Guest blog by Hans Downer CEO of ActivDox
We all know the problems associated with moving from a “big company” to a “small company” where none of the comforts of a large marketing department, a large legal staff, and a large IT staff are available. That transition is indeed very difficult and normally takes several months. However, what is not generally recognized is the importance of having large company experience when trying to sell products and solutions while employed by a startup company.
There are lots and lots of entrepreneurs in today’s world and almost all of them have brilliant technology solutions. The key to success in a startup is threefold. First, the product must work. Second, you have to find enough funding to sustain the company through the development and commercialization of the product. Third, you have to find customers who will actually pay for the product. In general the third one is the toughest.
It is tough to understand the problems and interactions within large companies if you have never worked in a large company. Once you have experience working in a large company, you recognize that it isn’t necessarily the product capabilities that win an order. You need to understand the motivation of your target customer and you need to understand how that motivation fits within the overall objectives of the corporation and the motivations of the other members of the team deciding whether or not to purchase your product. You can have the best product in the world that is a custom fit for your key contact, but if that key contact has alienated other people in the group or if that person’s objectives don’t line up with the other team members objectives, you’re not going to make the sale. That is often very hard to comprehend and seems illogical from a startup perspective. However, if you have large company experience, you recognize that happens more often than you would care to admit.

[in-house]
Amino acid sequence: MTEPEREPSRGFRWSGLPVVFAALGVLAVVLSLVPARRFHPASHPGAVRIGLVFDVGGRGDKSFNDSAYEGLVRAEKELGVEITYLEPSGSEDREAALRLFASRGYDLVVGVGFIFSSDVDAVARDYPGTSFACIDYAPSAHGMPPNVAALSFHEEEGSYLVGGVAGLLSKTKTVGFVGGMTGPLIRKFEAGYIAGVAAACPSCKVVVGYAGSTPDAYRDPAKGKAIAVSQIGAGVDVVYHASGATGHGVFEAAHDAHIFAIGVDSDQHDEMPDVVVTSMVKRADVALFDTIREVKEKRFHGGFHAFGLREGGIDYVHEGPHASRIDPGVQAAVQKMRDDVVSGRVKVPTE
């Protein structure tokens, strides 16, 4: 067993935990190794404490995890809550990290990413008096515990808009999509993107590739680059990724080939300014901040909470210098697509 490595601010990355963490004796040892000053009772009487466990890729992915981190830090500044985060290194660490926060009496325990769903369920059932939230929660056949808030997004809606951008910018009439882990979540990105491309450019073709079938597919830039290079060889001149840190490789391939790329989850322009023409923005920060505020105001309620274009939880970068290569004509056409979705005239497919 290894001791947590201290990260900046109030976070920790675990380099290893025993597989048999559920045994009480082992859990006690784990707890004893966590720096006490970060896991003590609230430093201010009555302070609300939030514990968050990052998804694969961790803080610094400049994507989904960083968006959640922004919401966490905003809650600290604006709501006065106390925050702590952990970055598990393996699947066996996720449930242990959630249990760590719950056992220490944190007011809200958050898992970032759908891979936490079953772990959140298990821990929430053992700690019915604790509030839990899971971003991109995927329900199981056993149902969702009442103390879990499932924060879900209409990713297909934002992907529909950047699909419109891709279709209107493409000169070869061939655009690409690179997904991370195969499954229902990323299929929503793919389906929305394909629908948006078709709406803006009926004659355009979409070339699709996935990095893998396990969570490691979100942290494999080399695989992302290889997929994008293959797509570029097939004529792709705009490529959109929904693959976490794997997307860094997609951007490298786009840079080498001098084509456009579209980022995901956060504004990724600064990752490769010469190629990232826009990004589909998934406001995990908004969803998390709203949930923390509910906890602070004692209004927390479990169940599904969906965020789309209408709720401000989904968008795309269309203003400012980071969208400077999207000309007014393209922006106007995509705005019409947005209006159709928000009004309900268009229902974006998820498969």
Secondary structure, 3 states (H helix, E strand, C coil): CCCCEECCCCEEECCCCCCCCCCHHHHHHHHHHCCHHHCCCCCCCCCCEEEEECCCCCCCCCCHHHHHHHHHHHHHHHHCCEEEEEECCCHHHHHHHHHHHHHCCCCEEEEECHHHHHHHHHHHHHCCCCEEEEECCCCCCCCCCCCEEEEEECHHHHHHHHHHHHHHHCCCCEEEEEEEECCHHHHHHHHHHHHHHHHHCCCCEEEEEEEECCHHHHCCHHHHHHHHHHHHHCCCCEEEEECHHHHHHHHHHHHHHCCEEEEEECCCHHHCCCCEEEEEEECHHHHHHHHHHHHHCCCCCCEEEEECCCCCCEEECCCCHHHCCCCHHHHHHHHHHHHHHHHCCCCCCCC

Here’s a good example. Small companies use the Google Docs solutions to provide low cost access to “Microsoft Office like” tools. The small company experience shows all the beneficial things that can be done with the tool including collaborative authoring. Large companies, in general, are concerned about the security aspects of Google Docs and very few large companies use Google Docs for collaboration – they use an Enterprise Content Management System (ECM). Those ECM’s are quite expensive to implement properly and the individual user licenses are also quite expensive. In some instances, corporations only license a limited number of users and due to the security provided by the ECM Access Control Lists, it can be difficult to share documents outside of an enterprise or workgroup. Large companies then encounter a significant issue with document distribution and consumption among the large number of people who need access to the most recent copy of a document. To get around that, email is often used to circulate PDF’s or PDF’s are put onto web sites.
This leads to two key questions for the person reading the document. First, do I have the most current copy of the document?
Second, if I have the most recent copy of the document, what are the changes in that document since the last time that I read it?
In addition, I’d like to put comments on the document for my own personal use or to share among the other people reading the document – how do I do that?
For an innovative solution that addresses those issues, please see our web site at www.activdox.com or call at 613-799-3440.
Hans Downer is President and CEO of ActivDox of Ottawa, The company moved to Ottawa from Waterloo and he was named as one of the 100 Rising Stars for Global Entrepreneurship Week Ottawa.